|Brossard's 10 Districts|
On the South Shore of Montreal, next to Longueuil is Brossard. Brossard's mayor is Paul Leduc. Leduc has been mayor of Brossard since 2009 and was also mayor from 1990 until 2001, when the city was briefly amalgamated into Longueuil. Leduc's party is Priority Brossard, which is also the governing party on city council. Leduc is opposed by Brossard Revival, whose mayoral candidate is Louis Lemoine, the executive vice president of a sustainable energy company. Brossard Revival has no incumbent councillors in the election.
Other major cities:
- Drummondville: Alexandre Cusson is running against Camille Desmarais for mayor. Neither sit on council. There are no parties in Drummondville.
- Saint-Jerome: Two councillors are running for mayor, Alain Langlois (Independent) and Martin Pigeon (Ensemble Saint-Jerome). Also running are Yves Charette (Union des citoyens) and Stephane Maher (Vision Saint-Jerome). There is only one incumbent councillor running for re-election, who is running for Vision.
- Granby: Granby mayor Richard Goulet is running for re-election. Two councillors are running against him, Pascal Bonin and Etienne Jenneau. Also running are Carl Bouvier, Louise Bruneau and Denny O'Breham. There are no parties in Granby.
- Blainville: Councillor Richard Perreault is running for mayor, representing the governing party of the city, Vrai Blainville. Running against him is the leader of Mouvement Blainville, Florent Gravel.
- Saint-Hyacinthe: Three candidates are running for mayor, Claude Corbeil, Pierre Rheaume and Gaston Vachon. None are sitting councillors. There are no parties in Saint-Hyacinthe.
- Shawinigan: Mayor Michel Angers is being challenged by Yves Gelinas and Ronald St-Onge Lynch for the mayorship. There are no parties in Shawinigan.
- Dollard-Des Ormeaux: Incumbent mayor Edward Janiszewski has been acclaimed back into office. There are no parties in DDO.
- Rimouski: Incumbent mayor Eric Forest has also been acclaimed back into office. There are no parties in Rimouski either.
- Chateauguay: Mayor Nathalie Simon is running for re-election, representing the Citizens' Action party which is the governing party in Chateauguay. She is being opposed by Independent candidate Steve Brisebois.
- Saint-Eustache: Mayor Pierre Charron is running for re-election representing Option Saint-Eustache, the governing party of the city. His opponent in the mayoral election is Independent city councillor Denis Pare.
- Victoriaville: Mayor Alain Rayes has been acclaimed into office with no opposition. There are no parties in Victoriaville.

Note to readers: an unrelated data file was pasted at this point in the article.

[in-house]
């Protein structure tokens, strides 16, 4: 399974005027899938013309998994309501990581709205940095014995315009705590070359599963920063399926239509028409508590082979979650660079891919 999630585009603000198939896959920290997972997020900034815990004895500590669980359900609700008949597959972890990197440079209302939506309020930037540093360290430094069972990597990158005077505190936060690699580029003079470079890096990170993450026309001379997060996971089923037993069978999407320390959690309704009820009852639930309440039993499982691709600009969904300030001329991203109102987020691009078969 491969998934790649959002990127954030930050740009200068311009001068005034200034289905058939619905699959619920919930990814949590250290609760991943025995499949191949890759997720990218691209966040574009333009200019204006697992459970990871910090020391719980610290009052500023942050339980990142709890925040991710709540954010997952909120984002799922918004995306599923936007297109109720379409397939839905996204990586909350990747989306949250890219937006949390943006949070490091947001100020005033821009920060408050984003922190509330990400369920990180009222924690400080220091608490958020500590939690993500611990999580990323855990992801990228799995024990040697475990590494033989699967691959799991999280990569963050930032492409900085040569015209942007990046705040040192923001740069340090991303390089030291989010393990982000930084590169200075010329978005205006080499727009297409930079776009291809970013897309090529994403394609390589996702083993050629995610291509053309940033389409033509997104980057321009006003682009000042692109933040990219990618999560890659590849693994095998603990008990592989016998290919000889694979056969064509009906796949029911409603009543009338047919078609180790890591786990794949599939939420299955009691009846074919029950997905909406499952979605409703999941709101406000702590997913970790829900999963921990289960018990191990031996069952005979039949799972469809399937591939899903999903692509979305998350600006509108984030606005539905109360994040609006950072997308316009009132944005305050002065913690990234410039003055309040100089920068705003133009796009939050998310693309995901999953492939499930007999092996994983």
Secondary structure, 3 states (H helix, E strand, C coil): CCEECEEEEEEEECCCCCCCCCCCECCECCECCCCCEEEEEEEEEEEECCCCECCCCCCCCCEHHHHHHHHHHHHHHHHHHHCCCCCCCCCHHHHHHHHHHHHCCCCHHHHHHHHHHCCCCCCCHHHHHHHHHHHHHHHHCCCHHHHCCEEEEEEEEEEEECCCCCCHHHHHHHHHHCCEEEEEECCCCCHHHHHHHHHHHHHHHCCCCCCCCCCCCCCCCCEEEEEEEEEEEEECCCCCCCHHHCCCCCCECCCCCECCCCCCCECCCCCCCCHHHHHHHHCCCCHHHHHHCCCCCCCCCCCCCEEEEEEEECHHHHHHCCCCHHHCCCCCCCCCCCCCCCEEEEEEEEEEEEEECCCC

- Mascouche: Running for mayor in Mascouche is Luc Theriault of Equipe Luc Theriault, Guillaume Tremblay of Vision democratique de Mascouche and Independent Pierre Nevraumont. None of the parties have any incumbent councillors running. Only two incumbent councillors are running, and they are both independents.
- Mirabel: Two city councillors are running for mayor in Mirabel, Jean Bouchard of Action Mirabel and Independent Luc St-Jean. Also running are Independents Felix Daoust and Rene Plouffe. Action Mirabel is the governing party in the city.
- Rouyn-Noranda: Running for re-election in Rouyn-Noranda is mayor Mario Provencher whose party in Equipe Mario Provencher. However, his “party” has no candidates, and there are no other parties. Running against him is Vuyani Gxoyiya and Richard St-Michel.
- Boucherville: Mayor Jean Martel is running for re-election against city councillor Francine Crevier Belair. Martel's party, Option citoyen(nes) is the governing party on council. Crevier Belair is an independent.
- Salaberry-de-Valleyfield: Mayor Denis Lapointe is running for re-election against councillor Robert Savard. There are no parties in Salaberry-de-Valleyfield.
- Sorel-Tracy: Incumbent Mayor Rejean Dauplaise is facing competition from three city councillors trying to replace him, Corina Bastiani, Michele Lacombe Gauthier and Gilles Lemieux. Three other candidates are running in the crowded field, Andre Mandeville, Serge Peloquin and Jean Tremblay. The only party running candidates is Parti d'aujourd'hui, whose mayoral candidate is Corina Bastiani. No incumbent councillors are running for that party however.
That's all the time I have for now. Polls close tonight at 8pm Eastern.